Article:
The Obama administration on Feb. 7 announced new efforts to fight Alzheimer’s disease, including immediately making an additional $50 million available for cutting-edge Alzheimer’s research. In addition, the administration announced that its fiscal year 2013 budget will boost funding for Alzheimer’s research by $80 million. The announcement, made at the National Press Club in Washington, D.C., also includes an additional $26 million in caregiver support, provider education, public awareness and improvements in data infrastructure.
“Today’s announcement reflects this administration’s commitment to confronting Alzheimer’s, a disease that takes a devastating toll on millions of Americans,” said HHS Secretary Kathleen Sebelius. “We can’t wait to act; reducing the burden of Alzheimer’s disease on patients and their families is an urgent national priority.”
On hand at the Feb. 7 Alzheimer’s announcement downtown were (from l) NIH director Dr. Francis Collins, HHS Assistant Secretary for Aging Kathy Greenlee, Meryl Comer, an advocate for AD research and an AD caregiver, and HHS Secretary Kathleen Sebelius.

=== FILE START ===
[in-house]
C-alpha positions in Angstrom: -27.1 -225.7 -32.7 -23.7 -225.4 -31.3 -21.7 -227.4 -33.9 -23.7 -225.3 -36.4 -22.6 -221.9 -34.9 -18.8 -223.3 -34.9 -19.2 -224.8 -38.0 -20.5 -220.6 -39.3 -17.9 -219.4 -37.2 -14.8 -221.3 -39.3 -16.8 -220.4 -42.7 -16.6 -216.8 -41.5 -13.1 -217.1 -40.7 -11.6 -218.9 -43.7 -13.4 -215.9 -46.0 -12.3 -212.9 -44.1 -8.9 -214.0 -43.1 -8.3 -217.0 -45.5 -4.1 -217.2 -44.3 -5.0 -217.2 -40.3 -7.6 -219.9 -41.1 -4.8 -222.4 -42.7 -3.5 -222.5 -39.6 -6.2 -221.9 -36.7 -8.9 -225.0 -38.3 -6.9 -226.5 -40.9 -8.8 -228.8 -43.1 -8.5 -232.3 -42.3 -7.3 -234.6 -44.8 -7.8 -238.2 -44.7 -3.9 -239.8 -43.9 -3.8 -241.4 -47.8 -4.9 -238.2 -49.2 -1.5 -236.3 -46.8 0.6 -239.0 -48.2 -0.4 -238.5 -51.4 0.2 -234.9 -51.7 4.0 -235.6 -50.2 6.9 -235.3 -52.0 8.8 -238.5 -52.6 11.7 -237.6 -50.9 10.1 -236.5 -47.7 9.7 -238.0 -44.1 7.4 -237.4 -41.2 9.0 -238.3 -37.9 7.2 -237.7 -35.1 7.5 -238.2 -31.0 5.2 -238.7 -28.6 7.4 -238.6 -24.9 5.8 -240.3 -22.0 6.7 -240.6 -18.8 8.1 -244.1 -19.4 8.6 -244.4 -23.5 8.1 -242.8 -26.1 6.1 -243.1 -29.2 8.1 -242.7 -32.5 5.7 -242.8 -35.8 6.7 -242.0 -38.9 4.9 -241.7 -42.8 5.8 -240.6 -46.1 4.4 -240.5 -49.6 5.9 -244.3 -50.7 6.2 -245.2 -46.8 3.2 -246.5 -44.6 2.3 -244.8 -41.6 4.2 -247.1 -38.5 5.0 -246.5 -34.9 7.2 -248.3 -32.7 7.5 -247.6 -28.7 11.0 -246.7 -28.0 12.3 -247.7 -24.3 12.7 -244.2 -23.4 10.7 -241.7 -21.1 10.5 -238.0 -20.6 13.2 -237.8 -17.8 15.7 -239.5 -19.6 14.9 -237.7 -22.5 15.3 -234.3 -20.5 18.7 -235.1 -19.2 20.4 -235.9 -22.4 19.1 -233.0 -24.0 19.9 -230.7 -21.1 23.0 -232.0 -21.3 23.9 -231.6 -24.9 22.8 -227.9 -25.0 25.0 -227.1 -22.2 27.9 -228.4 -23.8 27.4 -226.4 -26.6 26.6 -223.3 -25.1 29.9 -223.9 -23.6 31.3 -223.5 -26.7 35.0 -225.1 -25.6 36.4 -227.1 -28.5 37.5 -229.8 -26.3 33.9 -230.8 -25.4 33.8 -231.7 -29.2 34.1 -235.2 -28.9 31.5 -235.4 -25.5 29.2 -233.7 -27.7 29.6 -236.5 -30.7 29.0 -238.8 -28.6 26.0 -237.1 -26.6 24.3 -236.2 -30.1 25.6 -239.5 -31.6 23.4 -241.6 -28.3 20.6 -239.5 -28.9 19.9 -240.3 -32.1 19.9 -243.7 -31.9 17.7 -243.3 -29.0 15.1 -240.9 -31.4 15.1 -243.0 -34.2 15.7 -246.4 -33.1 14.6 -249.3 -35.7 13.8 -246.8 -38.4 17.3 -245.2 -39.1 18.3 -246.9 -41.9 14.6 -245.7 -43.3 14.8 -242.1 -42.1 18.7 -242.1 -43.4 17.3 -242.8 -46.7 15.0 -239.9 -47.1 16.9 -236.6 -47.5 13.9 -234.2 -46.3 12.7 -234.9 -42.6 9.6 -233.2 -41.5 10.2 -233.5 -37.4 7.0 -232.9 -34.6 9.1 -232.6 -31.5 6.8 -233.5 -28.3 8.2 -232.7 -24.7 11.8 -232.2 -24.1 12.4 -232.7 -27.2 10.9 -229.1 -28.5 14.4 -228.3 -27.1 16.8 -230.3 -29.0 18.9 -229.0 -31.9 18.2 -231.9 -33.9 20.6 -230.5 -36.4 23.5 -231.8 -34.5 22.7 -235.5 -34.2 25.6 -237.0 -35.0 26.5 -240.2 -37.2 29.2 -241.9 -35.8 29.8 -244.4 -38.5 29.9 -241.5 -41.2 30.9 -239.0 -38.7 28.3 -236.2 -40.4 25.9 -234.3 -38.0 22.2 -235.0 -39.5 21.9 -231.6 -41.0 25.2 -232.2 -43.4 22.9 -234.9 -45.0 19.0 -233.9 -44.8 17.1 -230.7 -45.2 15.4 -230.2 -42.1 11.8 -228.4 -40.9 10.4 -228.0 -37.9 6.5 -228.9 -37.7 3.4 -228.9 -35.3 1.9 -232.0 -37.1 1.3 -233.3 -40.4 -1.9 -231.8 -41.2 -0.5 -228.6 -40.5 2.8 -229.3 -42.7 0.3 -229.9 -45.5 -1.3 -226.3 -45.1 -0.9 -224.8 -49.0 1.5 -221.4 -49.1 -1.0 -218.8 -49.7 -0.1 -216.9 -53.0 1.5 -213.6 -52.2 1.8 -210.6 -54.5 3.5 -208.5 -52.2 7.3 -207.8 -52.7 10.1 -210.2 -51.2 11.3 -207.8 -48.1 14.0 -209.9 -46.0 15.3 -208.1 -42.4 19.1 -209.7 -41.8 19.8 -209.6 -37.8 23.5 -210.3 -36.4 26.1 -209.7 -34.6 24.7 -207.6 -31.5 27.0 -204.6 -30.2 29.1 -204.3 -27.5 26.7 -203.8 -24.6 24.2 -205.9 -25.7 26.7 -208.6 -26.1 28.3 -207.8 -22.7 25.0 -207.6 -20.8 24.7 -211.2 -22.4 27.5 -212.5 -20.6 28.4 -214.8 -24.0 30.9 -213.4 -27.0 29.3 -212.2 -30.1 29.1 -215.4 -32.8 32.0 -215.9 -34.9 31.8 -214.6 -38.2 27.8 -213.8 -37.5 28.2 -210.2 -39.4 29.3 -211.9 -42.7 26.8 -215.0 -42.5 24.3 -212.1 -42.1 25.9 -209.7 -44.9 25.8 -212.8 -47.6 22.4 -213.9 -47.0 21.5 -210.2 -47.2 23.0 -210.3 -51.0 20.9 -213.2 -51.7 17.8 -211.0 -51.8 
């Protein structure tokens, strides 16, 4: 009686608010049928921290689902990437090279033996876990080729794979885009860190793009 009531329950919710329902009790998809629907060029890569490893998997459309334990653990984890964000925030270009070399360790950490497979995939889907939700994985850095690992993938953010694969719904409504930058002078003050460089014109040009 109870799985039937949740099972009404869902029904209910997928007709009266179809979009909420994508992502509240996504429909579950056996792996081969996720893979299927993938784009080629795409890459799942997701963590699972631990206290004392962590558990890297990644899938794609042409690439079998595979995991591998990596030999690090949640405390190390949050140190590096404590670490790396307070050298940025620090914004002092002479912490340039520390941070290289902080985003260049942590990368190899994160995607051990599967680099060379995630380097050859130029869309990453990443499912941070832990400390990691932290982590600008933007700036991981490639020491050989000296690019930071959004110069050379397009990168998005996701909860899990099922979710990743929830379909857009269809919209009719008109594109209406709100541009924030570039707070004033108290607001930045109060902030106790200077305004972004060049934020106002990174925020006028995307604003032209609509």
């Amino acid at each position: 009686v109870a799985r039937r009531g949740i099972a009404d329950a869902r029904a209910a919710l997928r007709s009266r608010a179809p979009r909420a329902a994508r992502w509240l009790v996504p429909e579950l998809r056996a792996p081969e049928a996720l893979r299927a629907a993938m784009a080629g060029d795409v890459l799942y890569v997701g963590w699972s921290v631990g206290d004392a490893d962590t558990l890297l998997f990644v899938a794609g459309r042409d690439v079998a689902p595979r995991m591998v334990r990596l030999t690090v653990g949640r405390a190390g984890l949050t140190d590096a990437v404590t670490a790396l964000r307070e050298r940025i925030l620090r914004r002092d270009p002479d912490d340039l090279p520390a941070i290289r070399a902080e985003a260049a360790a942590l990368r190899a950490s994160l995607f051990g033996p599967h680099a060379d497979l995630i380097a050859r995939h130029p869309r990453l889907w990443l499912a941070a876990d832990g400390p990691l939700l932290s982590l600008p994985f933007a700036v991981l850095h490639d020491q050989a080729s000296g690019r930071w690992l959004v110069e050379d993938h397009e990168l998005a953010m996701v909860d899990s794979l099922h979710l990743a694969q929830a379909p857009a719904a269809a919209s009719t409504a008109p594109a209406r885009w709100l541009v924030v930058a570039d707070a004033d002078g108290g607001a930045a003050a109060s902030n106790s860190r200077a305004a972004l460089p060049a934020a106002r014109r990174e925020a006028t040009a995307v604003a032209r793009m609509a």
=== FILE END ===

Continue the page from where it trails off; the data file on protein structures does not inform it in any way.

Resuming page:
Photos: Ernie Branson
As many as 5.1 million Americans currently suffer from Alzheimer’s disease, which is a progressive, irreversible brain disorder that destroys memory and thinking skills. With the aging of the U.S. population, the number of people with Alzheimer’s disease could more than double by 2050.
“These projections are simply staggering,” said NIH director Dr. Francis Collins. “This new funding will accelerate NIH’s effort to use the power of science to develop new ways of helping people with Alzheimer’s disease and those at risk.”
Together, the fiscal years 2012 and 2013 investments total $130 million in new Alzheimer’s research funding over 2 years—over 25 percent more than the current annual Alzheimer’s research investment.
The additional NIH research funding will support both basic and clinical research. Investments will include research to identify genes that increase the risk of Alzheimer’s disease and testing therapies in individuals at the highest risk for the disease.
On the clinical side, the funds may be used to expand efforts to move new therapeutic approaches into clinical trials and to develop better databases to assess the nation’s burden of cognitive impairment and dementia.